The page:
When the British withdrew from the Gulf in 1971, a group of seven shaikhdoms from the area united to form the United Arab Emirates (UAE). The UAE has been growing as trading and travel destination, with its mountains, beaches, and deserts, and its welcoming attitude toward Westerners, as well as Easterners. The UAE is known for its dichotomous lifestyle: on the one hand, there are soaring skyscapers with all of the world’s biggest banks represented and bustling shopping malls around every corner, on the other hand there’s plenty of shopping to be done in traditional Bedouin markets (or souks) and traditional cultural activities such as camel racing–legacies of the days before the boom. But while the UAE is considered one of the safest places to travel in the region, it is advised that you steer clear of political gatherings or demonstrations.
Traveling in UAE
The UAE has the most relaxed entrance regulations in the region, which means a lot less red tape. Because of its one-time ties to the British Empire, Brits and citizens of other Gulf states can enter without visas (though British citizens are restricted to a three-month maximum stay). Americans and other foreign nationals must have a visa to enter the country, which can be obtained through the consulate, or–more efficiently–through your hotel’s 15-day, nonrenewable sponsorship program. It’s very important to keep in mind that, because of Middle East tensions, anyone with a passport that has ever been stamped in Israel will not be granted entrance to the UAE. If you do go to Israel, request that your stamp be in a separate place, or on a detachable page.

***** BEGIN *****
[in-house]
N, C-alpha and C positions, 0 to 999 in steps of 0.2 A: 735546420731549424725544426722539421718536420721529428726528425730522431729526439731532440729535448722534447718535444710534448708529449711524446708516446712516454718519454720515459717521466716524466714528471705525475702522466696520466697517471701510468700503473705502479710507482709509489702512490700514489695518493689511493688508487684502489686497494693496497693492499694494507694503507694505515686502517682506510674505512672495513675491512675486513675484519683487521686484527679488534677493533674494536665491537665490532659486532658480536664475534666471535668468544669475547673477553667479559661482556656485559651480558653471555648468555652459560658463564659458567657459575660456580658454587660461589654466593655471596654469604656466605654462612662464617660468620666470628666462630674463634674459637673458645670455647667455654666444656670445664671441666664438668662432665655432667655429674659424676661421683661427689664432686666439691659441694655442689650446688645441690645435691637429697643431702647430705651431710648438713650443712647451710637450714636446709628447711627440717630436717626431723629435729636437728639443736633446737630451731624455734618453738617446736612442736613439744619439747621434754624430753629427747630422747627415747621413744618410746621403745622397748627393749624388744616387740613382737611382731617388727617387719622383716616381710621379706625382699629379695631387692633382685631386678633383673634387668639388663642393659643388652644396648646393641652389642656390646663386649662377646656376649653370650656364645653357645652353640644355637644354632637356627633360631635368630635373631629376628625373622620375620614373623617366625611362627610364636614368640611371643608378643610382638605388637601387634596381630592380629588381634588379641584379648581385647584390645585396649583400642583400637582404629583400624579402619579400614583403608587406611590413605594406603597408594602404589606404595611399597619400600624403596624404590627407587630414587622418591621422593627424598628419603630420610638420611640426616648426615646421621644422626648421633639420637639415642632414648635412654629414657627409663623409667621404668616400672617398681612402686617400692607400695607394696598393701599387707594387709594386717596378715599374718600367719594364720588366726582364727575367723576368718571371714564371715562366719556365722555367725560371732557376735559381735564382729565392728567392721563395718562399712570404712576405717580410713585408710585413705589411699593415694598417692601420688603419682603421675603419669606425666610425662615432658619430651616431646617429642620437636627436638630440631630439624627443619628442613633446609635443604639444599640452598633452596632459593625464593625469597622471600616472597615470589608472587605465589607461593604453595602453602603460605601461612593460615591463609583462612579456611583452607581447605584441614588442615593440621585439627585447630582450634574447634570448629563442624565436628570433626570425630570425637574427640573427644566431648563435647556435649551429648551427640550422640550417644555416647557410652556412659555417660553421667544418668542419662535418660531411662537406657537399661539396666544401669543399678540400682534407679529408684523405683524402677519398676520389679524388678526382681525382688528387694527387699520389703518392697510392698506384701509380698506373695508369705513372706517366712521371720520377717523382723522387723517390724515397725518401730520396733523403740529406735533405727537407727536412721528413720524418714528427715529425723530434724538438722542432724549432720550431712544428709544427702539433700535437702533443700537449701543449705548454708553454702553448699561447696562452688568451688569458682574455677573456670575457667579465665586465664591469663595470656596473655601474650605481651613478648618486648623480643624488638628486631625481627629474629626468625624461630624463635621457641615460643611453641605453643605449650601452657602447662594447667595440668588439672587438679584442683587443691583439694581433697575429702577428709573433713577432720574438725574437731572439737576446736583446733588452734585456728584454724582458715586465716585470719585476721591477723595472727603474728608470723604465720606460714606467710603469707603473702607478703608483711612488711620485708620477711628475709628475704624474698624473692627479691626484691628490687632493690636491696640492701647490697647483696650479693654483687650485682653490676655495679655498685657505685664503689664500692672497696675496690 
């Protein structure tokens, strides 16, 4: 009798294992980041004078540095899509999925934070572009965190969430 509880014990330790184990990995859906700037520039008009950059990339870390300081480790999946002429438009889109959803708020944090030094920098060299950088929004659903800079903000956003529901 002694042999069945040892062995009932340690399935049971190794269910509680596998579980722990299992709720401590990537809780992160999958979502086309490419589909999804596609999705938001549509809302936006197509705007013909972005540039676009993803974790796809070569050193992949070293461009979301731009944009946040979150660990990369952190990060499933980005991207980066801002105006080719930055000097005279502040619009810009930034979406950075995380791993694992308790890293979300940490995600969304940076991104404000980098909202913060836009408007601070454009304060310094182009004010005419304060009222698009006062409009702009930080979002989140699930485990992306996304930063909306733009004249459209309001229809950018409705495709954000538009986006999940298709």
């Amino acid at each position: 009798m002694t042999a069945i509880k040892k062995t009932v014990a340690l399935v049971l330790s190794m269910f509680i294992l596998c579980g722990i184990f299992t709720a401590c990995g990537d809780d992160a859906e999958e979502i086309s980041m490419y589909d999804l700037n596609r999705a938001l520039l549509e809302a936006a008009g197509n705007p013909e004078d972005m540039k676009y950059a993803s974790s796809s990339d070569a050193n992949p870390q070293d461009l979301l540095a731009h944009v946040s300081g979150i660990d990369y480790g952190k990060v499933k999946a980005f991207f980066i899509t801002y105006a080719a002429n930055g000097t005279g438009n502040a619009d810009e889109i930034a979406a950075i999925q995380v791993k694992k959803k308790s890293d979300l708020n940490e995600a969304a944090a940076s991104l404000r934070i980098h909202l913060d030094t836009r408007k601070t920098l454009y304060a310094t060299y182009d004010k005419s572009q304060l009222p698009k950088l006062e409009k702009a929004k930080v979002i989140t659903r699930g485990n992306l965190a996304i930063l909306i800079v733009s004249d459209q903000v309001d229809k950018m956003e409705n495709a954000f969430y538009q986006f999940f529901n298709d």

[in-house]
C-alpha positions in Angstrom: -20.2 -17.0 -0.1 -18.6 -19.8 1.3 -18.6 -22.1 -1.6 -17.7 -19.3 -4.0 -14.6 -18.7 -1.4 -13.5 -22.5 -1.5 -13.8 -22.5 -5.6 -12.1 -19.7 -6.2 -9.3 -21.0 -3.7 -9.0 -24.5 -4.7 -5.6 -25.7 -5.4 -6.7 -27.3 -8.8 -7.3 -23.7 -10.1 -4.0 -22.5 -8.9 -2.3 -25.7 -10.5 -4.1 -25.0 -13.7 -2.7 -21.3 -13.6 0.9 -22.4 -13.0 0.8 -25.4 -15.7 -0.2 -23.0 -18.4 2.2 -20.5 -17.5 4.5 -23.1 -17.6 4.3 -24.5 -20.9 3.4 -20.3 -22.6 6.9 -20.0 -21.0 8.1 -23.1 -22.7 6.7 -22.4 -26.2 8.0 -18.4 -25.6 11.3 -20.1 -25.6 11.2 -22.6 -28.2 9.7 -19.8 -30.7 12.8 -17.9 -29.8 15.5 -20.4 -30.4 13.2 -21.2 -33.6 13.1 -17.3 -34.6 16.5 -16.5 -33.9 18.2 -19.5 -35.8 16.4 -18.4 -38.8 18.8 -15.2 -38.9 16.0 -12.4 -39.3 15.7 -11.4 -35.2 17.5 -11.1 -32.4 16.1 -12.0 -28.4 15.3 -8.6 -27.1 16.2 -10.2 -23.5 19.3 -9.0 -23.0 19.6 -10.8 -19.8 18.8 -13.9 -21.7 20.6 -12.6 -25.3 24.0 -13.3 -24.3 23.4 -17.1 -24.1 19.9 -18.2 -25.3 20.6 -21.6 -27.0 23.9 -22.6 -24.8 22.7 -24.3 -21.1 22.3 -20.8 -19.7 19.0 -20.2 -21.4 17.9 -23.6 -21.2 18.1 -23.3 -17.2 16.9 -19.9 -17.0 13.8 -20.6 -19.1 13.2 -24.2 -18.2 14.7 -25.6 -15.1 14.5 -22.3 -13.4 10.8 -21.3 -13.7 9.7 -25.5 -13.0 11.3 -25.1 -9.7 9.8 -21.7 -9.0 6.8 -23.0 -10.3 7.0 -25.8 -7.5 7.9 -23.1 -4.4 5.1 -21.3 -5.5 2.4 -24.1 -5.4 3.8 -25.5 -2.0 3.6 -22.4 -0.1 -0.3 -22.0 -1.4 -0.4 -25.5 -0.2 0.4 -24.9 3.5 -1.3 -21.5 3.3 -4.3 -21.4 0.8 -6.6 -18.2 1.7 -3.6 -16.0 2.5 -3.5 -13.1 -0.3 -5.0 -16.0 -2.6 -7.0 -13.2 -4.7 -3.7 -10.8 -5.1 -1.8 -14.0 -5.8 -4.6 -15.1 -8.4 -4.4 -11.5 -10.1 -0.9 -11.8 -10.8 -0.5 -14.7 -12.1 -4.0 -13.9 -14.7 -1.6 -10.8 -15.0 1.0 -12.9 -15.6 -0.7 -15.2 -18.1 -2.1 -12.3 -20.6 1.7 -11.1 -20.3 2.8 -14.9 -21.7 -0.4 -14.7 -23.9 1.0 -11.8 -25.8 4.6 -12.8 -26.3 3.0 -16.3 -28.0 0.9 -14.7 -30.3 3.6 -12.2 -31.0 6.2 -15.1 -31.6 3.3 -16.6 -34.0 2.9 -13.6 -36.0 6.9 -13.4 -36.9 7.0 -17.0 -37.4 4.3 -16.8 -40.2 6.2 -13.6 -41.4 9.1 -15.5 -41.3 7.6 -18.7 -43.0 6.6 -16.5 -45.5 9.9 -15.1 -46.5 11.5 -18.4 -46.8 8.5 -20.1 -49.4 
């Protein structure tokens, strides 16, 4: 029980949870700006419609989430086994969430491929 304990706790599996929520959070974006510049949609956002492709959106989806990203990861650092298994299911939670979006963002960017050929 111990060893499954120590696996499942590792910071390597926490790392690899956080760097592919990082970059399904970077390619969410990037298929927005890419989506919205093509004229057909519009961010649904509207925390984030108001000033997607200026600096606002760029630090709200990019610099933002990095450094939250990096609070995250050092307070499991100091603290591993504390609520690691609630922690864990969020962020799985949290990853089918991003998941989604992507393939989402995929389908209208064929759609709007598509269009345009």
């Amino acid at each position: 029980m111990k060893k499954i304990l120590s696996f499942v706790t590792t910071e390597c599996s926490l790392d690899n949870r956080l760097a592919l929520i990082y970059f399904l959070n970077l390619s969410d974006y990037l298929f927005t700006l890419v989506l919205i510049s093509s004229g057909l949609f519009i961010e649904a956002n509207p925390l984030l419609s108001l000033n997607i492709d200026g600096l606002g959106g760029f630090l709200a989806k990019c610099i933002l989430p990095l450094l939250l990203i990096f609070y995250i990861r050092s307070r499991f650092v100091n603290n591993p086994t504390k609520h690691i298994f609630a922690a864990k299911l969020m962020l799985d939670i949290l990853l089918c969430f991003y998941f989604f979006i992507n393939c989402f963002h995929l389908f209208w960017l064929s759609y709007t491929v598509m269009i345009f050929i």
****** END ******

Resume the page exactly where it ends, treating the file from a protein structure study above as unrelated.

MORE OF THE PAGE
In the UAE the car is not only the best way to get around, it’s about the only way. There’s no bus or plane service between the seven emirates, so the best way to travel any great distance is by taxi or rental car. There are minibuses and other cheaper ways to go, but these usually take up time that could be spent exploring souks, etc. Driving in the UAE can be a bit frightening, but if you drive defensively and stay on the main roads it shouldn’t be a problem.
Weather in UAE
Between November and April tends to be the best time to visit the UAE. The rest of the year can be incredibly hot and uncomfortable, which makes it hard to want to get out and explore, and even during this “cooler” period, you can expect beach weather (though you may not see many people taking in the sun).
What to Know
Compared to some of its neighbors, traveling in UAE is not cheap. But that doesn’t mean you can’t get by for under US$50 a day if you don’t mind staying in hostels or cheap hotels. As for money, the easiest to change is the U.S. dollar (seconded by the pound stirling) and there are plenty of ATMs to be found. Tips are not generally expected, but are appreciated especially by wait staff, since the gratuity added to nearly every restaurant bill is traditionally absorbed by the restaurant owners, and not distributed among the poorly paid staff.
Another thing to keep in mind is that the month-long Ramadan is almost universally observed in the UAE, so if you are traveling there during this holiday don’t expect to find places to eat or drink between sunrise and sunset–this policy is strictly adhered to.
United Arab Emirates Information
Population: 2.3 million
Square Miles: 32,400 sq mi (83,600 sq km)
Capitol: Abu Dhabi (pop est. 500,000)
Official Language: Arabic
People: Arab (61%), South Asian (22%), Iranian (8%), other expats (9%)
Religion: Muslim (96%) Hindu (4%)
Major products/industries: Oil, gas, petrochemicals, fishing